Exercise for People with Cancer
- To provide guidance for clinicians with respect to exercise for patients living with cancer, specifically:
- Benefits of specific types of exercise
- Recommendation regarding pre-screening requirements for new referrals
- Safety concerns
- To provide specific guidance around delivery models and exercise regimens for patients living with cancer at different points in the cancer journey.
Adult patients living with cancer, including those on active treatment and those who have completed treatment.
Intended Guideline Users
Oncologists, exercise consultants, primary care providers, and other members of the healthcare team, such as physiotherapists, kinesiologists, social workers, psychologists, nurses, and occupational therapists.
- Does exercise improve domains of QoL compared to no prescribed amount of exercise in patients with a diagnosis of cancer?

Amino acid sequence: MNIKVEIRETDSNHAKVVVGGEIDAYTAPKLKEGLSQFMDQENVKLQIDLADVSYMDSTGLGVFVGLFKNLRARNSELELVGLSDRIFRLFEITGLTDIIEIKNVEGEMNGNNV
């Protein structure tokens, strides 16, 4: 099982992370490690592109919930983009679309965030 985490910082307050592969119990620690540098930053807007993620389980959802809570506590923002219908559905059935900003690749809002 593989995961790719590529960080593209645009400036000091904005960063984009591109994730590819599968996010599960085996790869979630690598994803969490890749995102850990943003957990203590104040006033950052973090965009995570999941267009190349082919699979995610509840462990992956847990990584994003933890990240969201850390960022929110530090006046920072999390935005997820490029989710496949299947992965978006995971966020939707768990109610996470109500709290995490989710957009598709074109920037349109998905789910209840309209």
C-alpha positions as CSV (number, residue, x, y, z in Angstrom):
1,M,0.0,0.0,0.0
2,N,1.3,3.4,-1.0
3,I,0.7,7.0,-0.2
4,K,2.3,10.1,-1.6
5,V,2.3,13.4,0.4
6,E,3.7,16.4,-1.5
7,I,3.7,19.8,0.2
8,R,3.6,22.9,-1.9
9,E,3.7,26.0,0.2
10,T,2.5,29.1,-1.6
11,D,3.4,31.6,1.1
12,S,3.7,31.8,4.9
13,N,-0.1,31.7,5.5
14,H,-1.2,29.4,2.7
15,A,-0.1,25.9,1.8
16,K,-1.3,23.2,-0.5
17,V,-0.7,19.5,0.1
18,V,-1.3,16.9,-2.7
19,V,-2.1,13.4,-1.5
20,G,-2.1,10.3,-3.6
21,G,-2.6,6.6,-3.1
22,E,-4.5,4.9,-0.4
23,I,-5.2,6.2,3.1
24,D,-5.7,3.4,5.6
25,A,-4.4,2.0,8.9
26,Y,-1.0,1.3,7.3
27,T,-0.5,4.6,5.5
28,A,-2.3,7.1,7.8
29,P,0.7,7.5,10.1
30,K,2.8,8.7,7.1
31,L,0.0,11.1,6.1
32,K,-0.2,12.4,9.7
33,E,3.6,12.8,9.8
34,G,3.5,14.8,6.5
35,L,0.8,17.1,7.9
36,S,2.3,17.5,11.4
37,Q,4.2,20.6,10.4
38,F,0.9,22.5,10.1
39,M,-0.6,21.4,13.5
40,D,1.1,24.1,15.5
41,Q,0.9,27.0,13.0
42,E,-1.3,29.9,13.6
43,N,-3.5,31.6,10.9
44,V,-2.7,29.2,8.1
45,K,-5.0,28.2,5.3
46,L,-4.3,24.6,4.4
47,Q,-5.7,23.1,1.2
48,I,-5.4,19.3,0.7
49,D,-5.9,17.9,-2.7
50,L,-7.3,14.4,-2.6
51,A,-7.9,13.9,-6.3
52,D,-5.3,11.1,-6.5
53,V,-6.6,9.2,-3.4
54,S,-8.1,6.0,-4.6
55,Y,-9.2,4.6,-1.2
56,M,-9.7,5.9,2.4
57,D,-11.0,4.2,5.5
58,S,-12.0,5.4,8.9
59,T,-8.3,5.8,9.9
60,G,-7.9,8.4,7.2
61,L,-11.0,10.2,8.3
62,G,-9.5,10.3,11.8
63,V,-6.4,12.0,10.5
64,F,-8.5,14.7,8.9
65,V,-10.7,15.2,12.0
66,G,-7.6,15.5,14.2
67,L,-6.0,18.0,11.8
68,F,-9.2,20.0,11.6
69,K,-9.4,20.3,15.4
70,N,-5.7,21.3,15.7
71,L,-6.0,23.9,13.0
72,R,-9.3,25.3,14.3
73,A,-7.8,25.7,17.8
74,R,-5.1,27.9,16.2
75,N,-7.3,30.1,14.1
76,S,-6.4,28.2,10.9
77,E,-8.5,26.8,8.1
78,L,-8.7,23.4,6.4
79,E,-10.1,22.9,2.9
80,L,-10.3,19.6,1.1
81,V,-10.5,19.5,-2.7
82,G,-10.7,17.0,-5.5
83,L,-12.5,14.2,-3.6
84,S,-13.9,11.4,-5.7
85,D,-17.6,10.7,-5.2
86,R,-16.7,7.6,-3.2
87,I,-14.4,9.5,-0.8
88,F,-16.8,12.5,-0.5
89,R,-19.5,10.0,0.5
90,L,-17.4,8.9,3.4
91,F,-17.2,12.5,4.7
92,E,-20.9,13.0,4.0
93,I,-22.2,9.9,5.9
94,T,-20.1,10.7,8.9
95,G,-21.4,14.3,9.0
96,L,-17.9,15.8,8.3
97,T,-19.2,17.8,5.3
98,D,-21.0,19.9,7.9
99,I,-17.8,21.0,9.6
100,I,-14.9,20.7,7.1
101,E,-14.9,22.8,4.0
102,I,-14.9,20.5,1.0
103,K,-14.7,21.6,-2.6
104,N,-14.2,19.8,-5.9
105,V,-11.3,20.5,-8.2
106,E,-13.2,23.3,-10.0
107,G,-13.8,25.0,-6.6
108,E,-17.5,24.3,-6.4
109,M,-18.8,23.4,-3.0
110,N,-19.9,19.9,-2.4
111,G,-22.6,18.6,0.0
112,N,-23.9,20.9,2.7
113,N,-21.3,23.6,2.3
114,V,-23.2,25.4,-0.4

- Does exercise improve physical fitness (i.e., strength, VO2 or aerobic capacity, and objective measures of work done such as distance walked/sit to stand) compared to no prescribed amount of exercise in people with cancer?
- Does exercise improve overall survival, disease-specific survival, disease-free survival or recurrence-free survival as compared to no prescribed amount of exercise in people with a cancer diagnosis?
- What is the effect of exercise on people living with cancer in terms of safety, adverse events, or injuries?
- Are there differential results or outcomes for different intensity levels of aerobic versus resistance types of exercise for people with cancer?
- What delivery models are appropriate for patients with different types or stages of cancer? Delivery models will be separated into supervised, unsupervised, and combination.
Psychosocial Oncology Care